►Banished from his native Japan, settling in Manila with 350 other Christians deportees, Lord Justus Ukon Takayama (1552 Osaka-1615 Manila; beatified 2017) lived the last 44 days of his life as guest of the Jesuits in Intramuros, and was welcomed as a revered Christian of heroic virtue by the Manila Archdiocese.
The Spanish Governor General, Juan de Silva (r. April 1609 – April 19, 1616) was “a daily visitor” – to the Jesuits’ guesthouse “Casa San Miguel” at the Jesuit Compound (now the Pamantasan ng Lungsod ng Maynila [PLM] Campus) in Intramuros where Takayama and his family lived — exploring how Spain might assist the beleaguered Christians in Kyushu – with the assumed military support of the Christian Daimyos in that region. Uh-uh. Ukon replied: You do not understand Japan.
Gov. De Silva was proposing to invade Kyushu with an invasion force of some 6,000 Spanish troops – under the generalship of Lord Takayama, Japan’s most illustrious Christian samurai. De Silva was under the conceit that one Spaniard was worth 10 Japanese. Wow!
(To understand the martial infrastructure of Japan, when Toyotomi forces (often called the Western Army) battled the Tokugawa Shōgun‘s forces (the Eastern Army) near Osaka on June 5, 1615, Hideyori had 50,000 troops; Tokugawa had 150,000. And Silva proposed to take on Japan through an invasion force of 6,000?)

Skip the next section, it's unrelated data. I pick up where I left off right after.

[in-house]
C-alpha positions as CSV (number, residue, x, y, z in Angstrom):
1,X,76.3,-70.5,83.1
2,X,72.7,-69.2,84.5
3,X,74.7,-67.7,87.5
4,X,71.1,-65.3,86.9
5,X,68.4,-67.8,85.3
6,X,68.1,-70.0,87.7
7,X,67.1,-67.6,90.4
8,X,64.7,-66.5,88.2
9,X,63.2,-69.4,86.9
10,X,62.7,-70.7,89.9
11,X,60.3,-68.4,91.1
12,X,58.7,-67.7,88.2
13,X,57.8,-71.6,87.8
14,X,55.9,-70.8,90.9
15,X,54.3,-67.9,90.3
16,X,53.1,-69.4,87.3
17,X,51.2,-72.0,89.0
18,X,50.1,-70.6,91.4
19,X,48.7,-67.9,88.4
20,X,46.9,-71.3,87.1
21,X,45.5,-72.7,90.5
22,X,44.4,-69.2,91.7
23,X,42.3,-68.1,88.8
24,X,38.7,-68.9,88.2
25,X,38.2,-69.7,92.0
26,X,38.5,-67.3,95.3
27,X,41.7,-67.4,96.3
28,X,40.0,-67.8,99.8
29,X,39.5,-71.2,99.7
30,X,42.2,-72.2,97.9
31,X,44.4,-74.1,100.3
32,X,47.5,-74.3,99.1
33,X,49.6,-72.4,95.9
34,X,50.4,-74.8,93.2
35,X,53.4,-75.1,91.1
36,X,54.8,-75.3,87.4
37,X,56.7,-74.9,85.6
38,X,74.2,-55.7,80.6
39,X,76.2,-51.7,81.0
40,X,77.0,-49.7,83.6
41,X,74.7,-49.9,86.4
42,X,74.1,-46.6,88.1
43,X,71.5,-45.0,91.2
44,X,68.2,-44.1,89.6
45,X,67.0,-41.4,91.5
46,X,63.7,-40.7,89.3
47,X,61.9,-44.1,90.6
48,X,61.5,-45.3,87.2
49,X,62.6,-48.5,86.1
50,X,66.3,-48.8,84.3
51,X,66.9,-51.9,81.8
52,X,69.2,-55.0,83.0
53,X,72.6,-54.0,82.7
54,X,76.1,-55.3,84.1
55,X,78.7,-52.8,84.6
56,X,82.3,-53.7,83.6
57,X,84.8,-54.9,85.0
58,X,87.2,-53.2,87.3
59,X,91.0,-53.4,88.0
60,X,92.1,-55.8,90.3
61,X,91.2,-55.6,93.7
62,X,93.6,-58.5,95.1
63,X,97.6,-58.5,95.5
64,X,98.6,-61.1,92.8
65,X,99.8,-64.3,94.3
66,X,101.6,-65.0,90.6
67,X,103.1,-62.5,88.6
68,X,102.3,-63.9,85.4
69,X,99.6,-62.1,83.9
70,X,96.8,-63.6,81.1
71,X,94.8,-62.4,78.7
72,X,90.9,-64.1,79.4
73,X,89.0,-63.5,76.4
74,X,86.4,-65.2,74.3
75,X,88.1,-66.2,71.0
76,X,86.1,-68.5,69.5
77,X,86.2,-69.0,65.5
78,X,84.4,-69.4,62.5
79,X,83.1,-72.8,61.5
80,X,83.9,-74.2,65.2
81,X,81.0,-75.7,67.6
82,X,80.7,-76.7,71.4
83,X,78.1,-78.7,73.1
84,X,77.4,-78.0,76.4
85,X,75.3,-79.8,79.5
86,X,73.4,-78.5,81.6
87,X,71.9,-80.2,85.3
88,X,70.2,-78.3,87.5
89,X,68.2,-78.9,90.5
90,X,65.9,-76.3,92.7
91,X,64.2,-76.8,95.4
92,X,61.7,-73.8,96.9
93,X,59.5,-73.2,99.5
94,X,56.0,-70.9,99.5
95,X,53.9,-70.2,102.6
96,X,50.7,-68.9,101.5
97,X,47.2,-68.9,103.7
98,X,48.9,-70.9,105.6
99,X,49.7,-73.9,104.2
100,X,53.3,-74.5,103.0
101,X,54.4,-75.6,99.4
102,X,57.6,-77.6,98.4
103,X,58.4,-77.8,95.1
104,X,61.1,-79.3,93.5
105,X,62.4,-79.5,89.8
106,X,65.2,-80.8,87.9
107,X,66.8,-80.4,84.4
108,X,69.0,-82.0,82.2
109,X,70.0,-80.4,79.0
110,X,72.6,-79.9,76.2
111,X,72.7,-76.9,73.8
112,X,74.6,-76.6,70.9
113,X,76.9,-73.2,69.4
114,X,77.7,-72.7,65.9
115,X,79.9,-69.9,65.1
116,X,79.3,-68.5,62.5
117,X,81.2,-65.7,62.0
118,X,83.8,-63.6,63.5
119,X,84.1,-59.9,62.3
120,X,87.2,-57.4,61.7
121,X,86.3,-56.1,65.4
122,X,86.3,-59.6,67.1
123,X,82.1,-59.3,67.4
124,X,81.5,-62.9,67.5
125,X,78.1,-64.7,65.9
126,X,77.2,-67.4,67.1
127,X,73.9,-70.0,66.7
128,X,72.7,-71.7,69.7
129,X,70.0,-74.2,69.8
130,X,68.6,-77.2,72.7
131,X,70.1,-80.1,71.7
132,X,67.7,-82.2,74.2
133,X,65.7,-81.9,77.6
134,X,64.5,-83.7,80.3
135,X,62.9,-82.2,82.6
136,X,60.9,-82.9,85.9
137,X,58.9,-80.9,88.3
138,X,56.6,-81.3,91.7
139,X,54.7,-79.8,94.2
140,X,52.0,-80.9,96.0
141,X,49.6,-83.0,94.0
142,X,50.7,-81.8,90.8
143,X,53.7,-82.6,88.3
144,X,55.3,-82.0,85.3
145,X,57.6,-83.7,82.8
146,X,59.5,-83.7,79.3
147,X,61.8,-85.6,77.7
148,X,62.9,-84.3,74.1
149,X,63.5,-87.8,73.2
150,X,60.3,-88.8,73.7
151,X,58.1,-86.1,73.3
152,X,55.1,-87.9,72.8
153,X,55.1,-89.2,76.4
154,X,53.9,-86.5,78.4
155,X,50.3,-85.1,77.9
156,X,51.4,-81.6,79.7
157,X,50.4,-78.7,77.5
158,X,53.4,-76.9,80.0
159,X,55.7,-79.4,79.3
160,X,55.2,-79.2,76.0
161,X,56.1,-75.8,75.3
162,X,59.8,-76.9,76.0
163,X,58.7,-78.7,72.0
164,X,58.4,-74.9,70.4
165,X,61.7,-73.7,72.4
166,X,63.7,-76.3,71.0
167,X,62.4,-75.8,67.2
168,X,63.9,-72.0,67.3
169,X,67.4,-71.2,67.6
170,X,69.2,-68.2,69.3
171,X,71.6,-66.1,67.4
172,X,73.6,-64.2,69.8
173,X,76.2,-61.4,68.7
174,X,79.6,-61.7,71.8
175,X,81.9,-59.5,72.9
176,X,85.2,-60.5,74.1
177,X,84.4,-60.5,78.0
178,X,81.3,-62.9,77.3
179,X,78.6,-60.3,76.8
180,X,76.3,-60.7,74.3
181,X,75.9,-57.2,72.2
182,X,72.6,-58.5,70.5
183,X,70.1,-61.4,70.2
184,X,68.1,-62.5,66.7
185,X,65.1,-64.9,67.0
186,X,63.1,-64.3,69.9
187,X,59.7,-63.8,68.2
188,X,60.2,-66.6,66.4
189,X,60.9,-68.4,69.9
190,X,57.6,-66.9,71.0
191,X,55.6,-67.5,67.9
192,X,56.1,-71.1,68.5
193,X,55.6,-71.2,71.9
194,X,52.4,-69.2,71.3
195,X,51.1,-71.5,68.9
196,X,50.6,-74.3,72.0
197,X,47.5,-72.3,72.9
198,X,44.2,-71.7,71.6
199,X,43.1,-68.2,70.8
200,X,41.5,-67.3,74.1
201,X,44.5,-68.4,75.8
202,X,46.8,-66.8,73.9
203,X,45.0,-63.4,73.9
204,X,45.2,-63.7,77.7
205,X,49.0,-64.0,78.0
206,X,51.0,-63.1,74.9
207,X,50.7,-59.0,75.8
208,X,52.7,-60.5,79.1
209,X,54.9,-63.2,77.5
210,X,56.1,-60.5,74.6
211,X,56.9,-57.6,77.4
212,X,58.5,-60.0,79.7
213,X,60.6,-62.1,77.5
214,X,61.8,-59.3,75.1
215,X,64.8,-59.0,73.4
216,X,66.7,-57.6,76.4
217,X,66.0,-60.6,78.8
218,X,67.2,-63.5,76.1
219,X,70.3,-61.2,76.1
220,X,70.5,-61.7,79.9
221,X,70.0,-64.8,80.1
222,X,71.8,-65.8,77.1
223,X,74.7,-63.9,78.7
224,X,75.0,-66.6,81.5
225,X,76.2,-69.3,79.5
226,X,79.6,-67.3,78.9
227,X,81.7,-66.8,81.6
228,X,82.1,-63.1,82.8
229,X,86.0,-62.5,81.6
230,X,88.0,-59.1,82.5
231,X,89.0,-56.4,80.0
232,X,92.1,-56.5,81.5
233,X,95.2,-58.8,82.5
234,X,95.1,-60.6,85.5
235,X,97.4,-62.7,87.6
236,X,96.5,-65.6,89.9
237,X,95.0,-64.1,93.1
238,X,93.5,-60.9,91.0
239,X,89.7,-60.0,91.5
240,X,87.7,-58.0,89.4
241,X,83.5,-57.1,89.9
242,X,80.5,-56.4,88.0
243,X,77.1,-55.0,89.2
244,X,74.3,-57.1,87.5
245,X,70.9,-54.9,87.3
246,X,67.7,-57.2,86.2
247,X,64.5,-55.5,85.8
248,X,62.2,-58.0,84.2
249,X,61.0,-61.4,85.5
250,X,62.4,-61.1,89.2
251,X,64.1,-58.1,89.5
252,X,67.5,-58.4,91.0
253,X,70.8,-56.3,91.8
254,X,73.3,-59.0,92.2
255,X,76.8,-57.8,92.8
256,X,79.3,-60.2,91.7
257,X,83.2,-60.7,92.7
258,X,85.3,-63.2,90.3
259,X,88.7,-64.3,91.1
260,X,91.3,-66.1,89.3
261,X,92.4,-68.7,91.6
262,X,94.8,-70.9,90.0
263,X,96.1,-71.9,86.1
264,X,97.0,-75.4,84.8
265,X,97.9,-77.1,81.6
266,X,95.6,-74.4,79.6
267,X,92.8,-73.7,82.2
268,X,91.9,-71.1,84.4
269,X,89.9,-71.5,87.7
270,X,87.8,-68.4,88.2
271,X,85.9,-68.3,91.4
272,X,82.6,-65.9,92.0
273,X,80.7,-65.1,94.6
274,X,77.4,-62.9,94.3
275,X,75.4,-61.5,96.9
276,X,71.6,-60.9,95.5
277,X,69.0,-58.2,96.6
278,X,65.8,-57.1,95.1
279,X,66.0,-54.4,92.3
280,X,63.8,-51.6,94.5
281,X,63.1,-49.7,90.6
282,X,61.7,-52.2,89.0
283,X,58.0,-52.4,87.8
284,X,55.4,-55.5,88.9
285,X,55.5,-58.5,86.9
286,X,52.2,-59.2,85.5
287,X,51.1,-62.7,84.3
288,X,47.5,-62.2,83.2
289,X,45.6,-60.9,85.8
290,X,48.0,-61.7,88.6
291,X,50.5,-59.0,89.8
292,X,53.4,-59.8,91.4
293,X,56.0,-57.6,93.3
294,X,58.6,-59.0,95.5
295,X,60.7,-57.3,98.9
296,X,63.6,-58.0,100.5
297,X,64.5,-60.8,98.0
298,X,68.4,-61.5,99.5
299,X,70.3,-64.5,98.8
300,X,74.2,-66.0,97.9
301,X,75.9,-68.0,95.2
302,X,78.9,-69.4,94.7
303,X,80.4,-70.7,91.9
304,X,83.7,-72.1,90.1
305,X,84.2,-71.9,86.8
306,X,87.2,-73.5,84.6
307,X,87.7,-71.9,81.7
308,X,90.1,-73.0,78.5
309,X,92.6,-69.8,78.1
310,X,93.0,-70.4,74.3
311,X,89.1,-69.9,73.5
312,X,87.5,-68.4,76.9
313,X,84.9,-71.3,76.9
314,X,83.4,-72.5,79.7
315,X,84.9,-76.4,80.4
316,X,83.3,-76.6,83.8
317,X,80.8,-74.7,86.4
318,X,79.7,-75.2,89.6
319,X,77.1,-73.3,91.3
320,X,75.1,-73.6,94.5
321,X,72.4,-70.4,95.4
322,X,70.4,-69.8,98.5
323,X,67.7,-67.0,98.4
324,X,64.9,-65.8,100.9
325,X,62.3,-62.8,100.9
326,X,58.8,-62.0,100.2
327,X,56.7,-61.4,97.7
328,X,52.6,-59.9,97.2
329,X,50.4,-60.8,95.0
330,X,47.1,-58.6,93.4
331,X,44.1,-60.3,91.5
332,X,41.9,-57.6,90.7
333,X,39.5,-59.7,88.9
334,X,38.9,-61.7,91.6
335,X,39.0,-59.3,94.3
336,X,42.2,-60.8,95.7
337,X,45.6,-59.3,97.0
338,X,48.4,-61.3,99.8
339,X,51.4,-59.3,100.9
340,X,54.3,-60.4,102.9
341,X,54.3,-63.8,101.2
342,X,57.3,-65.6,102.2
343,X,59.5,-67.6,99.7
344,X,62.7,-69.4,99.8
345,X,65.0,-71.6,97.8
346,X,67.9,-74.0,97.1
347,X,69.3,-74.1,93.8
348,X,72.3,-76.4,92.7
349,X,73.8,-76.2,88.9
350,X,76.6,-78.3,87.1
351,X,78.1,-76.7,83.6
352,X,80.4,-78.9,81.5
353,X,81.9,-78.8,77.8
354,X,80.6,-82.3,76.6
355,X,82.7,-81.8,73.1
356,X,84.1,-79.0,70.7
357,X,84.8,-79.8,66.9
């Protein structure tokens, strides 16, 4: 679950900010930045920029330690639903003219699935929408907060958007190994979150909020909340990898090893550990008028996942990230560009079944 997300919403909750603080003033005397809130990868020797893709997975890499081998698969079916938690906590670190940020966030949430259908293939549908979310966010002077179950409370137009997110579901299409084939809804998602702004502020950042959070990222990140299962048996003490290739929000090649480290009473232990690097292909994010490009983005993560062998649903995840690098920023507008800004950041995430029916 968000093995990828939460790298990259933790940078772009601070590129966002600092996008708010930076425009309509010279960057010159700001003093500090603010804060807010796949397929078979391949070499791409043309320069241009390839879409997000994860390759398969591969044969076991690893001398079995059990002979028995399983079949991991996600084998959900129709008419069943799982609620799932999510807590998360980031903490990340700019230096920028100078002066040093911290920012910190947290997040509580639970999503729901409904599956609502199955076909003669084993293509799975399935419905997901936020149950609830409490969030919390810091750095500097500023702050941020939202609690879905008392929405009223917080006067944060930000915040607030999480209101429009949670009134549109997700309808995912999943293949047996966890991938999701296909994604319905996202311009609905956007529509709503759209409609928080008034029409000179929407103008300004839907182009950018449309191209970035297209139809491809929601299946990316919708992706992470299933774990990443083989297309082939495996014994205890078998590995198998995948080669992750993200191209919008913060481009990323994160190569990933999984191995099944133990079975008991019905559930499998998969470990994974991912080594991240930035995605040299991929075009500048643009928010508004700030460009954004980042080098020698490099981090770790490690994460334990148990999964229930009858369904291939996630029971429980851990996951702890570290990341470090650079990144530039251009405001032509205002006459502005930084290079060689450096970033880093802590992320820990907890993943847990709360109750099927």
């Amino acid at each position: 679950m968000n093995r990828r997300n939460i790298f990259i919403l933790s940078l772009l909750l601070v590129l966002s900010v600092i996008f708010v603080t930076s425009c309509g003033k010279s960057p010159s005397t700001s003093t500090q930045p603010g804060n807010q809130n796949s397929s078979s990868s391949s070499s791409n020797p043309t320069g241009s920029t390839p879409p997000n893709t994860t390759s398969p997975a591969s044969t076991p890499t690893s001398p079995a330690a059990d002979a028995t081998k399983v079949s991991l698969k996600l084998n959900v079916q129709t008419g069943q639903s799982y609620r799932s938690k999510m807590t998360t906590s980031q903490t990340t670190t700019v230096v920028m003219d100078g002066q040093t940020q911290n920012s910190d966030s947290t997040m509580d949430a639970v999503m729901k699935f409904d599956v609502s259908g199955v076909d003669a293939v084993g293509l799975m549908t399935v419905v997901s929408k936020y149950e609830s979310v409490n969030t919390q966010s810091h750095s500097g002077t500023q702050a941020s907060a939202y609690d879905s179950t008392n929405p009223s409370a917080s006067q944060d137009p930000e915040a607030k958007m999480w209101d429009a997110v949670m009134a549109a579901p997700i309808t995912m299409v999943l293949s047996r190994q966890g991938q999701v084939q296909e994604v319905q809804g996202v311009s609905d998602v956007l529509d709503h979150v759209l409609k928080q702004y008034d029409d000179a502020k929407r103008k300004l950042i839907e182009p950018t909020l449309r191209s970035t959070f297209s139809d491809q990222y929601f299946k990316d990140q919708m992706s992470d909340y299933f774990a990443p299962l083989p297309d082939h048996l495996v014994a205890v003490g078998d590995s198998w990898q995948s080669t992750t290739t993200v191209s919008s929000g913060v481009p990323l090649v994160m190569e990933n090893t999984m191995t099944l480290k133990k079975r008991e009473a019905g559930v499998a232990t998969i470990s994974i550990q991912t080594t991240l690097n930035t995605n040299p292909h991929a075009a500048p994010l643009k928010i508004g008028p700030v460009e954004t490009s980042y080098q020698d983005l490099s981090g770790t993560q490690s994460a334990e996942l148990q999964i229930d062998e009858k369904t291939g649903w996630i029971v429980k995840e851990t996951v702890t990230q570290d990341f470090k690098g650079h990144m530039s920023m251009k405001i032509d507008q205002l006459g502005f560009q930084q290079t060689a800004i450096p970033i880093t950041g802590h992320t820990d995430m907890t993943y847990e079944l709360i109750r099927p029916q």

But Takayama died on Tuesday, Feb. 3, 1615 – ending Gov. De Silva’s ardent hopes to liberate Japan for the Spanish crown.
Did Takayama Die as a Filipino?
►“Filipinos” in Takayama’s time (1614-1615) referred to Spaniards born in the Philippines. The Malays — native born inhabitants of the Philippines (today’s Filipinos) — were called “indio” or “indigenta,” and the Arabs, Japanese, Han Chinese and Indians who formed part of the population — were “banyaga” (in Sanskrit, Vanijaka (वणिजक), the word for merchant, trader, foreigner.
Before Takayama arrived on Dec. 21, 1614 with 350 “refugees and migrants,” there were already 3,000 Japanese – mostly in Paco, San Roque (in Cavite) and Agoo, La Union. This, according to the first census in the Philippines in 1591, based on tributes collected.
(The tributes count the total founding population of Spanish-Philippines as 667,612 people, of which: some 20,000 were Chinese migrant traders, at different times: around 16,500 individuals were Latino soldier-colonists who were cumulatively sent from Peru and Mexico and they were shipped to the Philippines annually; some 3,000 were Japanese residents, and about 600 were pure Spaniards from Europe. There was also a large but unknown number of Indian Filipinos. The rest of the population were Malays and Negritos. Thus, with merely 667,612 people, during this era, the Philippines was among the most sparsely populated lands in Asia. In contrast, Japan during that era (the 1500s) already had a population of 8 Million, compared to the Philippine’s mere 600,000.)
Though not a “Filipino,” Takayama was certainly a Japanese-born Manila Catholic – absorbed into the Manila Archdiocese. Under the Church’s rubrics, “where a person dies is where he is born to Heaven.” By that was meant that, the Manila Archdiocese considered Ukon as a “Son of Manila” – a Manila Catholic – and therefore, proceeded to propose Ukon to the Vatican as the first candidate for sainthood from the Manila Archdiocese.#
Dr. Ernesto A. de Pedro